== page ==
With all of the APIs that are out there for Google, Facebook, Twitter, etc., I can’t say that I surprised to see that Omniture has now started a contest to see what creative developers can do with the Omniture APIs. I received an e-mail the other day that stated that the first prize would receive $10,000! That’s right, $10K. The interesting thing here is that the deadline for entry into the contest is some time in early February, before the 2009 Summit, where the winners will be announced. Not a lot of time to develop something new if you haven’t already started.

I think that there’s a real opportunity here for some developers given the short time frame and what I would think would be a limited amount of competition. Developing something like this and winning a prize for it would also be a great career booster and way to get noticed for the use of product APIs in a Web 2.0 crazy world where every other developer on the planet has created some kind of Twitter application! Man, I’ve got to get back into some programming so that I can start using these APIs myself!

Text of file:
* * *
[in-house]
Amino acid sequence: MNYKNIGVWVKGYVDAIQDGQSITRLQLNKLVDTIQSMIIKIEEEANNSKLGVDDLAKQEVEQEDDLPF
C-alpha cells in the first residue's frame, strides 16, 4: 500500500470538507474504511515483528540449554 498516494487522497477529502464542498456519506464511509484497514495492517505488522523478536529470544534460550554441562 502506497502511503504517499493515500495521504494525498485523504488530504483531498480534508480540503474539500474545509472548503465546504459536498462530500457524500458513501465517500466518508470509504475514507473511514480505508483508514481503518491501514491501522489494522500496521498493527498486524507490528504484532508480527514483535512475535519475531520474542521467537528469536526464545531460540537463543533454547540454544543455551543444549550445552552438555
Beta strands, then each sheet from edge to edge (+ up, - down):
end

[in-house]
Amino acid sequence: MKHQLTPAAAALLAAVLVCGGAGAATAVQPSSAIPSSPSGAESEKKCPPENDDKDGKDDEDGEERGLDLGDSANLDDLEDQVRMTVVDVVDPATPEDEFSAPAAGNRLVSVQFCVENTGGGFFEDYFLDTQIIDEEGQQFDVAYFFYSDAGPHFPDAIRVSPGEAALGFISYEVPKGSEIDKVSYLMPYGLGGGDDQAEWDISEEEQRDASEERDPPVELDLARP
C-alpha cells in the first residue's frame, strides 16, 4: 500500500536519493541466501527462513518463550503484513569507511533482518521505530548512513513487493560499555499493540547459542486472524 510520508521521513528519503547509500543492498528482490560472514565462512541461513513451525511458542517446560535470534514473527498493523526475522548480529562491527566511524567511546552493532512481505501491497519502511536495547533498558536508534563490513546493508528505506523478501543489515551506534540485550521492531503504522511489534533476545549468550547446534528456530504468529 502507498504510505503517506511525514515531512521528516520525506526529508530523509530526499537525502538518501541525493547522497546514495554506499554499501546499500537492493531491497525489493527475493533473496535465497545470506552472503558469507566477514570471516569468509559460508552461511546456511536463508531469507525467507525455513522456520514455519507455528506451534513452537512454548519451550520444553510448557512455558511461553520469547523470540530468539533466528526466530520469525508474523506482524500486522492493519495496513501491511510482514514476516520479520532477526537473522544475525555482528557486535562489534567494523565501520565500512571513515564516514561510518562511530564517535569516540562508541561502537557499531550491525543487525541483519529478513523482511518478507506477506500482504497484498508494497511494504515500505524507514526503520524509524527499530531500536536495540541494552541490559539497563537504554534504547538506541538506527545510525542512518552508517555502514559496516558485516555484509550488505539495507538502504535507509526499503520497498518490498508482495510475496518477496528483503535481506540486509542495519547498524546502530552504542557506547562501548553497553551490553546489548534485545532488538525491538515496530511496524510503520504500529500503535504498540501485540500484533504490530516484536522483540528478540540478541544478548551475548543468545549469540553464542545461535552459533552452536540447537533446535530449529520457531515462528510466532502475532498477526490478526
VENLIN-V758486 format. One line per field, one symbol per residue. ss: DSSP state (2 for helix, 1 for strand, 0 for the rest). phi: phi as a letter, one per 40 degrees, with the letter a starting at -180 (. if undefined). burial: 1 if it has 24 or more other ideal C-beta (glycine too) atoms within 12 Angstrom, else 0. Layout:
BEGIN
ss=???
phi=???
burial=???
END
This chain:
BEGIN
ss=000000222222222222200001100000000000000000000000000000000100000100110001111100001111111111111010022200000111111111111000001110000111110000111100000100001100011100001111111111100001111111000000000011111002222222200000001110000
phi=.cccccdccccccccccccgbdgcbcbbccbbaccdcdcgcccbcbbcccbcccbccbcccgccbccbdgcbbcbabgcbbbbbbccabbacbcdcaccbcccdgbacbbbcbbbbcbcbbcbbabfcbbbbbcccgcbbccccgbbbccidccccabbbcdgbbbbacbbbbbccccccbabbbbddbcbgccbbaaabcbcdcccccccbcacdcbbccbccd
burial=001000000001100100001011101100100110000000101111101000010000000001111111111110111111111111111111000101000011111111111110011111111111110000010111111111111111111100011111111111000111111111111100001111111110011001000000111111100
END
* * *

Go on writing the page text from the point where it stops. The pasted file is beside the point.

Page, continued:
Omniture Dashboard Speed & Dates

This post is just to note a couple of things that I have discovered recently about Omniture dashboards. I hope that this might be of help to some of you that use Omniture.

Faster Omniture Dashboards

File this one under what is most likely common sense. But, I have seen many Omniture SiteCatalyst dashboards take forever and a day to run, or you will see the “unable to retrieve data” message. I at first thought that this might be due to the fact that I had seen this most often on dashboards for Omniture variables that were using 20 – 30 classifications. Maybe using that many classifications slowed everything down? But no, it was really just because of the number of metrics that we had for each reportlet. I tried recreating dashboards with only revenue, and voila, the dashboards ran in no time. The down side here, is that a dashboard is only so useful if it has a single metric. If you are experiencing problems with slow dashboards, you might want to try and reduce the number of metrics in your reportlets (maybe to just two or three) until it runs in a reasonable amount of time. The addition of calculated metrics is also a significant factor in slowing down or killing Omniture dashboards. Of course if the dashboard is automated via email, you can add everything you like, and the whole thing will get emailed perfectly fine.

Omniture Dashboard Dates